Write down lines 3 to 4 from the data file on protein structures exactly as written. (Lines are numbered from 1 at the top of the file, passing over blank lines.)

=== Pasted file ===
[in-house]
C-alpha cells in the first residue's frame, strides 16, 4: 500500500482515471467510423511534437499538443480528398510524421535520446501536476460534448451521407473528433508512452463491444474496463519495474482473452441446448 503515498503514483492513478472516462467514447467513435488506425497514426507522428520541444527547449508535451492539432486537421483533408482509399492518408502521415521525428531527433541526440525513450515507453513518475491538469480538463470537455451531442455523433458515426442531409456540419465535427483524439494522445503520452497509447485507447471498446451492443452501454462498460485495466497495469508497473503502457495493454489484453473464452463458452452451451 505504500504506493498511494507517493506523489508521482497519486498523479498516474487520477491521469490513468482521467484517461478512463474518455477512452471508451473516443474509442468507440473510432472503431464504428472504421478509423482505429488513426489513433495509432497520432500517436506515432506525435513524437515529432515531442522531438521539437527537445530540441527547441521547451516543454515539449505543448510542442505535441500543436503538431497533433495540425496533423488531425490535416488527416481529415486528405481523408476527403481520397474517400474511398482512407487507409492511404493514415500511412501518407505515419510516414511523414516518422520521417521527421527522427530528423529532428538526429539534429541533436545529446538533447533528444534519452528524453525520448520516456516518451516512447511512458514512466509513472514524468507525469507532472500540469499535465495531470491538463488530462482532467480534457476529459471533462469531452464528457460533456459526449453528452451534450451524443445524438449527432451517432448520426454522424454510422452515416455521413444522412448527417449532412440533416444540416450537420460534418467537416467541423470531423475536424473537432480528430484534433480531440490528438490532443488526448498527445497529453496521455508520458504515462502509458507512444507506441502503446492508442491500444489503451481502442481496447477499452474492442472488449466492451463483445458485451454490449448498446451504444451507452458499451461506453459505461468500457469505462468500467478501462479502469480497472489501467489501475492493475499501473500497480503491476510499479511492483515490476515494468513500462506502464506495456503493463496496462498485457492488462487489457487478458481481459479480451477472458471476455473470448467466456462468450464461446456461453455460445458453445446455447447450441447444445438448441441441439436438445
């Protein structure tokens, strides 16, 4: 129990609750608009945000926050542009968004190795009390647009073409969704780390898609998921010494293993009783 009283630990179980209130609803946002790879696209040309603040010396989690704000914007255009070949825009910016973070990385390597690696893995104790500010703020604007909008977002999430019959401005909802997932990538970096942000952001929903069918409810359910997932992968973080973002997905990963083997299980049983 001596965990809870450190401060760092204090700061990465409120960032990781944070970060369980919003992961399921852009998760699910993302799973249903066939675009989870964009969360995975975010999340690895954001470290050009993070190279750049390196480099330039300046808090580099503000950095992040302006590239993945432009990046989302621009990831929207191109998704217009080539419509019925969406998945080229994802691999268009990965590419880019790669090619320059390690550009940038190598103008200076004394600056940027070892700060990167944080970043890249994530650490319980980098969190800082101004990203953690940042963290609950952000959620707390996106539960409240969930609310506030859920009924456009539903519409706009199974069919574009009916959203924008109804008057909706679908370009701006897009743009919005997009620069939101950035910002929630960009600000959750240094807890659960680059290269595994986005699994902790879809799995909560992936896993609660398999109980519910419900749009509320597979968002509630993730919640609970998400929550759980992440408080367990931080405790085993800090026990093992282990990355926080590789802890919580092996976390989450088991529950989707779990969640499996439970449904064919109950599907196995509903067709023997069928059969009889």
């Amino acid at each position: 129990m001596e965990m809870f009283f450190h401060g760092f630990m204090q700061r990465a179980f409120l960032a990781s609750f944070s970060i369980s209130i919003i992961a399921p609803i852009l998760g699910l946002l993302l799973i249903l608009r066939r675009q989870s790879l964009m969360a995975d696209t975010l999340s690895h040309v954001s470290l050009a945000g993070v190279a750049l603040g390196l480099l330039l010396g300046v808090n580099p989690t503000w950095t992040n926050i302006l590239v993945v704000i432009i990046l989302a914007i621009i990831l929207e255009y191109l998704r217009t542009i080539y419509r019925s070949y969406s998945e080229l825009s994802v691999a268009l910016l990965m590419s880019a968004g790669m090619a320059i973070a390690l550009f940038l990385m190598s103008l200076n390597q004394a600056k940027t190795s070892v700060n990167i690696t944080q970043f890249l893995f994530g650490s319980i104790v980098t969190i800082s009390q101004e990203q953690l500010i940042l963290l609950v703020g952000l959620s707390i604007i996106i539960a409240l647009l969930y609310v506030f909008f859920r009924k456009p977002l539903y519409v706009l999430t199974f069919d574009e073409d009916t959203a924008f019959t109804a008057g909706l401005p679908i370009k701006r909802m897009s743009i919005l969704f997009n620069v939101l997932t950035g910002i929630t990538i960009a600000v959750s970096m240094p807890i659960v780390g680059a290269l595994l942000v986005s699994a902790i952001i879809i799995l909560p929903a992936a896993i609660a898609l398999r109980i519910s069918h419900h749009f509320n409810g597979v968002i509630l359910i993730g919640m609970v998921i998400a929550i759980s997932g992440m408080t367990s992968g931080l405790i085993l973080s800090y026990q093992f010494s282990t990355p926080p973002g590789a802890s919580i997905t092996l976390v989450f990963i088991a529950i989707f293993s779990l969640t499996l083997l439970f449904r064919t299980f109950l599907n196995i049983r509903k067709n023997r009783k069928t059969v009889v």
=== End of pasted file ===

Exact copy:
């Protein structure tokens, strides 16, 4: 129990609750608009945000926050542009968004190795009390647009073409969704780390898609998921010494293993009783 009283630990179980209130609803946002790879696209040309603040010396989690704000914007255009070949825009910016973070990385390597690696893995104790500010703020604007909008977002999430019959401005909802997932990538970096942000952001929903069918409810359910997932992968973080973002997905990963083997299980049983 001596965990809870450190401060760092204090700061990465409120960032990781944070970060369980919003992961399921852009998760699910993302799973249903066939675009989870964009969360995975975010999340690895954001470290050009993070190279750049390196480099330039300046808090580099503000950095992040302006590239993945432009990046989302621009990831929207191109998704217009080539419509019925969406998945080229994802691999268009990965590419880019790669090619320059390690550009940038190598103008200076004394600056940027070892700060990167944080970043890249994530650490319980980098969190800082101004990203953690940042963290609950952000959620707390996106539960409240969930609310506030859920009924456009539903519409706009199974069919574009009916959203924008109804008057909706679908370009701006897009743009919005997009620069939101950035910002929630960009600000959750240094807890659960680059290269595994986005699994902790879809799995909560992936896993609660398999109980519910419900749009509320597979968002509630993730919640609970998400929550759980992440408080367990931080405790085993800090026990093992282990990355926080590789802890919580092996976390989450088991529950989707779990969640499996439970449904064919109950599907196995509903067709023997069928059969009889």
């Amino acid at each position: 129990m001596e965990m809870f009283f450190h401060g760092f630990m204090q700061r990465a179980f409120l960032a990781s609750f944070s970060i369980s209130i919003i992961a399921p609803i852009l998760g699910l946002l993302l799973i249903l608009r066939r675009q989870s790879l964009m969360a995975d696209t975010l999340s690895h040309v954001s470290l050009a945000g993070v190279a750049l603040g390196l480099l330039l010396g300046v808090n580099p989690t503000w950095t992040n926050i302006l590239v993945v704000i432009i990046l989302a914007i621009i990831l929207e255009y191109l998704r217009t542009i080539y419509r019925s070949y969406s998945e080229l825009s994802v691999a268009l910016l990965m590419s880019a968004g790669m090619a320059i973070a390690l550009f940038l990385m190598s103008l200076n390597q004394a600056k940027t190795s070892v700060n990167i690696t944080q970043f890249l893995f994530g650490s319980i104790v980098t969190i800082s009390q101004e990203q953690l500010i940042l963290l609950v703020g952000l959620s707390i604007i996106i539960a409240l647009l969930y609310v506030f909008f859920r009924k456009p977002l539903y519409v706009l999430t199974f069919d574009e073409d009916t959203a924008f019959t109804a008057g909706l401005p679908i370009k701006r909802m897009s743009i919005l969704f997009n620069v939101l997932t950035g910002i929630t990538i960009a600000v959750s970096m240094p807890i659960v780390g680059a290269l595994l942000v986005s699994a902790i952001i879809i799995l909560p929903a992936a896993i609660a898609l398999r109980i519910s069918h419900h749009f509320n409810g597979v968002i509630l359910i993730g919640m609970v998921i998400a929550i759980s997932g992440m408080t367990s992968g931080l405790i085993l973080s800090y026990q093992f010494s282990t990355p926080p973002g590789a802890s919580i997905t092996l976390v989450f990963i088991a529950i989707f293993s779990l969640t499996l083997l439970f449904r064919t299980f109950l599907n196995i049983r509903k067709n023997r009783k069928t059969v009889v």